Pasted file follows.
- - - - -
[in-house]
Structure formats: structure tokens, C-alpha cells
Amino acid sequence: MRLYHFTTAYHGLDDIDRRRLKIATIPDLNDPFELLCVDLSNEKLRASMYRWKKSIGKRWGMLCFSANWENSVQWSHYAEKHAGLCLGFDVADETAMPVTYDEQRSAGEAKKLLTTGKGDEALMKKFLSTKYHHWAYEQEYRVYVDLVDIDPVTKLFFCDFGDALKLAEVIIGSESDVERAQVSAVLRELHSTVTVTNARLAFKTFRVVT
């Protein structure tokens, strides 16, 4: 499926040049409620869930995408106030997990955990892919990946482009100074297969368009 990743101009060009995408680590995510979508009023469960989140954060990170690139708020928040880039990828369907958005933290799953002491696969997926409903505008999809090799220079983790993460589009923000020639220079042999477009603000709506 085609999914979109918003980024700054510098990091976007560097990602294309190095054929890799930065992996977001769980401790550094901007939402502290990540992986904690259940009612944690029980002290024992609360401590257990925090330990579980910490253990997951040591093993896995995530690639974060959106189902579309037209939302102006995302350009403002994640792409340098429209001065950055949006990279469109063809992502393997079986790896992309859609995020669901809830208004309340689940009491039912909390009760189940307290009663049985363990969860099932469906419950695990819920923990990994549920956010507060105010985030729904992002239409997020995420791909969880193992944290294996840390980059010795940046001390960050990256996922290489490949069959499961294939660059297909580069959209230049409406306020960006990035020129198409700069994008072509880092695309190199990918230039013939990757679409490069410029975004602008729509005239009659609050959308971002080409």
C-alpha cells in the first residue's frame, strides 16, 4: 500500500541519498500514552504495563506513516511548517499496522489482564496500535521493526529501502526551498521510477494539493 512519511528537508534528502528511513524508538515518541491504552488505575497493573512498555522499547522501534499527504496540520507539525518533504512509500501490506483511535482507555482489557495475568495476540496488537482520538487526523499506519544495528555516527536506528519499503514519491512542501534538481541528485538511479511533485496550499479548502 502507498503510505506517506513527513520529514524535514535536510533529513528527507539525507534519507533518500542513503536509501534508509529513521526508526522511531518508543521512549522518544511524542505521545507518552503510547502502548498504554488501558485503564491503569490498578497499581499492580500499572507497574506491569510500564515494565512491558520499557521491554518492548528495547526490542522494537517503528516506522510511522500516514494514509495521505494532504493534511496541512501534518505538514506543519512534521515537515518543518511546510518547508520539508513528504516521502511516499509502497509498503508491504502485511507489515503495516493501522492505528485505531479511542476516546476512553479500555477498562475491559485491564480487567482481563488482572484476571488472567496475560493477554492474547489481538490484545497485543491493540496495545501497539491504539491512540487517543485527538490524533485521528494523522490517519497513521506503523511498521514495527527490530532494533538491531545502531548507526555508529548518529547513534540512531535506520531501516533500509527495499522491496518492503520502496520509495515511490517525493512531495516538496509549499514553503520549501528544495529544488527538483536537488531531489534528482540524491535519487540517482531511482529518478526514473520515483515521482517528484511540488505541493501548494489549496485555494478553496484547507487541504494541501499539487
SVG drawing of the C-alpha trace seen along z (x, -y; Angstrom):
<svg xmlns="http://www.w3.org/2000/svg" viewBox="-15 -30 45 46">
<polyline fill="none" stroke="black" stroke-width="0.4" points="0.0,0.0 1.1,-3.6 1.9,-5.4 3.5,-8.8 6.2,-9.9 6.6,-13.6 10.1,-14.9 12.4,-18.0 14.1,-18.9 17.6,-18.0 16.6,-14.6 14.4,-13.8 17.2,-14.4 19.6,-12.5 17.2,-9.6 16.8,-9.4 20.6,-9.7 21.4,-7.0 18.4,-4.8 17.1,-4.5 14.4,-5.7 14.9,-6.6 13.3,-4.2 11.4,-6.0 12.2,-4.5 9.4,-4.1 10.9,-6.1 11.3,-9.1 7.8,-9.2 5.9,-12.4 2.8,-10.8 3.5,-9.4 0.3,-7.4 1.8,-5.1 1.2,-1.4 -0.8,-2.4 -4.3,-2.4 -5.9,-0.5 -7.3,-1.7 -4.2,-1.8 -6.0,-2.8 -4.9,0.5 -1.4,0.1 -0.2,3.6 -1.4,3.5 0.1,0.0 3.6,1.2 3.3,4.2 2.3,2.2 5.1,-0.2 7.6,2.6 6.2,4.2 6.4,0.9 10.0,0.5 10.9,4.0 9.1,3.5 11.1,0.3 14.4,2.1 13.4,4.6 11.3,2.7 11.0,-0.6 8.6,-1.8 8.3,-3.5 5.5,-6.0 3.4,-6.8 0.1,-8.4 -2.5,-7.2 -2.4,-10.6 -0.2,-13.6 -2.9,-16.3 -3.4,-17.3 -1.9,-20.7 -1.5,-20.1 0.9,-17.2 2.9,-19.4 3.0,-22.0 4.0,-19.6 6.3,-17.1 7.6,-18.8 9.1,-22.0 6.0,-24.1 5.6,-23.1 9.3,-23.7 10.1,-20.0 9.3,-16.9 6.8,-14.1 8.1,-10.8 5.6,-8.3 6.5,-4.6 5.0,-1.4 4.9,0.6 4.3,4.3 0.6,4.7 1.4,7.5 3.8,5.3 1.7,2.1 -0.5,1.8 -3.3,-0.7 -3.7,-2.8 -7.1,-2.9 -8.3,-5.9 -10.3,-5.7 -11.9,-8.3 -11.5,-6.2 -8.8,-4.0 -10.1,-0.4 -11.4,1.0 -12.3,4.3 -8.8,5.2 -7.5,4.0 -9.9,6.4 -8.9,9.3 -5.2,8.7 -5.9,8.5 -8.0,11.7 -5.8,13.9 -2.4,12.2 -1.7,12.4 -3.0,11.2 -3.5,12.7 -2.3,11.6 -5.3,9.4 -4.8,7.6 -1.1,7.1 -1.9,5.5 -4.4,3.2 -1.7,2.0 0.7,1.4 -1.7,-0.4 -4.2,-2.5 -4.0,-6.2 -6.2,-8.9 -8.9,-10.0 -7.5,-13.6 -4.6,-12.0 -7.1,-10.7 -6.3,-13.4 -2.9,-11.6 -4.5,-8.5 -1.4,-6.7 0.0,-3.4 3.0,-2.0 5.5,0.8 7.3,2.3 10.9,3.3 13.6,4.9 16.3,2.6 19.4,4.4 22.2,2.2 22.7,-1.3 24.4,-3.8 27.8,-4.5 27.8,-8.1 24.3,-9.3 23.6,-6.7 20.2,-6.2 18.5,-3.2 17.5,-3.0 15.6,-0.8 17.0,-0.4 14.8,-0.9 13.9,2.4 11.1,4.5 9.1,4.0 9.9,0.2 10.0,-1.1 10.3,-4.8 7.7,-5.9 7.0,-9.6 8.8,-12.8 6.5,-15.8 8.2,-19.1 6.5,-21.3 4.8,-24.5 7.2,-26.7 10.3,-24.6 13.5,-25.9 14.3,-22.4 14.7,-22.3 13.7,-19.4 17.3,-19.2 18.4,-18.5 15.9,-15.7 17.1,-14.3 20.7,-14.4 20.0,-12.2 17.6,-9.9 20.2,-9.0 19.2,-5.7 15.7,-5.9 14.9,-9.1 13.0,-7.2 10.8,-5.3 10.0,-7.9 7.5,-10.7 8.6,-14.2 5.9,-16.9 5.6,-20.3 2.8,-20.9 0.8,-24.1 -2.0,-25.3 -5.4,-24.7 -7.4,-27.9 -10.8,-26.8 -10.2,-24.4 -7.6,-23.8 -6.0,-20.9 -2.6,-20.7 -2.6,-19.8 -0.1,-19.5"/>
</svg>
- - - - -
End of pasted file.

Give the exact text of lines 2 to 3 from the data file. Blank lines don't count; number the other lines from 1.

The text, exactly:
Structure formats: structure tokens, C-alpha cells
Amino acid sequence: MRLYHFTTAYHGLDDIDRRRLKIATIPDLNDPFELLCVDLSNEKLRASMYRWKKSIGKRWGMLCFSANWENSVQWSHYAEKHAGLCLGFDVADETAMPVTYDEQRSAGEAKKLLTTGKGDEALMKKFLSTKYHHWAYEQEYRVYVDLVDIDPVTKLFFCDFGDALKLAEVIIGSESDVERAQVSAVLRELHSTVTVTNARLAFKTFRVVT